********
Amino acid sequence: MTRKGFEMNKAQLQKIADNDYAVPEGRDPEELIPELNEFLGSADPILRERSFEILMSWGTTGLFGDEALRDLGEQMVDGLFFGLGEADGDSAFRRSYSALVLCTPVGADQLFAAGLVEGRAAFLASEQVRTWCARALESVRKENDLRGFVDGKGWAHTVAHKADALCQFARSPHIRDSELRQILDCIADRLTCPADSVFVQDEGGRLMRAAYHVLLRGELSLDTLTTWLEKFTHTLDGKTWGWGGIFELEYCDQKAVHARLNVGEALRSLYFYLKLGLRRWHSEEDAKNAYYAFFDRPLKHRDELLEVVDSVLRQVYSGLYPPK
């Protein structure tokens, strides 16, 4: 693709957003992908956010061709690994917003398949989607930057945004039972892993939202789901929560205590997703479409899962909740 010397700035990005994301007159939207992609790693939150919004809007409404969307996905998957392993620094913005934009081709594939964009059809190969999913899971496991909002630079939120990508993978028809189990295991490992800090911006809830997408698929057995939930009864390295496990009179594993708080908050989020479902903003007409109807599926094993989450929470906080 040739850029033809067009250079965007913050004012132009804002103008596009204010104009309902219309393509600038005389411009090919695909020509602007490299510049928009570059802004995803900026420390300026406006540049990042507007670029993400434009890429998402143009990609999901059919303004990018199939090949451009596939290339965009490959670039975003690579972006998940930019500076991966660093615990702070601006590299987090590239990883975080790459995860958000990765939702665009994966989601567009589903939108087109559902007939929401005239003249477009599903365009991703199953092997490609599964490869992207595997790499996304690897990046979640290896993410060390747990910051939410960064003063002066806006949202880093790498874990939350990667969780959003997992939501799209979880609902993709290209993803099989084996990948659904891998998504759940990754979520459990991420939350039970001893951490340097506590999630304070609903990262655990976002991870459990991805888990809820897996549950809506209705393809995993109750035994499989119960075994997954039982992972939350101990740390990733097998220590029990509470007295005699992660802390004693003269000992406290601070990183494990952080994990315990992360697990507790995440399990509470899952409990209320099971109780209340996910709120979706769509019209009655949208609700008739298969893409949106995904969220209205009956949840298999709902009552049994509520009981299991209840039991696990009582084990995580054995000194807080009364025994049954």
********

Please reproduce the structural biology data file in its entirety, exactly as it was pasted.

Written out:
Amino acid sequence: MTRKGFEMNKAQLQKIADNDYAVPEGRDPEELIPELNEFLGSADPILRERSFEILMSWGTTGLFGDEALRDLGEQMVDGLFFGLGEADGDSAFRRSYSALVLCTPVGADQLFAAGLVEGRAAFLASEQVRTWCARALESVRKENDLRGFVDGKGWAHTVAHKADALCQFARSPHIRDSELRQILDCIADRLTCPADSVFVQDEGGRLMRAAYHVLLRGELSLDTLTTWLEKFTHTLDGKTWGWGGIFELEYCDQKAVHARLNVGEALRSLYFYLKLGLRRWHSEEDAKNAYYAFFDRPLKHRDELLEVVDSVLRQVYSGLYPPK
């Protein structure tokens, strides 16, 4: 693709957003992908956010061709690994917003398949989607930057945004039972892993939202789901929560205590997703479409899962909740 010397700035990005994301007159939207992609790693939150919004809007409404969307996905998957392993620094913005934009081709594939964009059809190969999913899971496991909002630079939120990508993978028809189990295991490992800090911006809830997408698929057995939930009864390295496990009179594993708080908050989020479902903003007409109807599926094993989450929470906080 040739850029033809067009250079965007913050004012132009804002103008596009204010104009309902219309393509600038005389411009090919695909020509602007490299510049928009570059802004995803900026420390300026406006540049990042507007670029993400434009890429998402143009990609999901059919303004990018199939090949451009596939290339965009490959670039975003690579972006998940930019500076991966660093615990702070601006590299987090590239990883975080790459995860958000990765939702665009994966989601567009589903939108087109559902007939929401005239003249477009599903365009991703199953092997490609599964490869992207595997790499996304690897990046979640290896993410060390747990910051939410960064003063002066806006949202880093790498874990939350990667969780959003997992939501799209979880609902993709290209993803099989084996990948659904891998998504759940990754979520459990991420939350039970001893951490340097506590999630304070609903990262655990976002991870459990991805888990809820897996549950809506209705393809995993109750035994499989119960075994997954039982992972939350101990740390990733097998220590029990509470007295005699992660802390004693003269000992406290601070990183494990952080994990315990992360697990507790995440399990509470899952409990209320099971109780209340996910709120979706769509019209009655949208609700008739298969893409949106995904969220209205009956949840298999709902009552049994509520009981299991209840039991696990009582084990995580054995000194807080009364025994049954």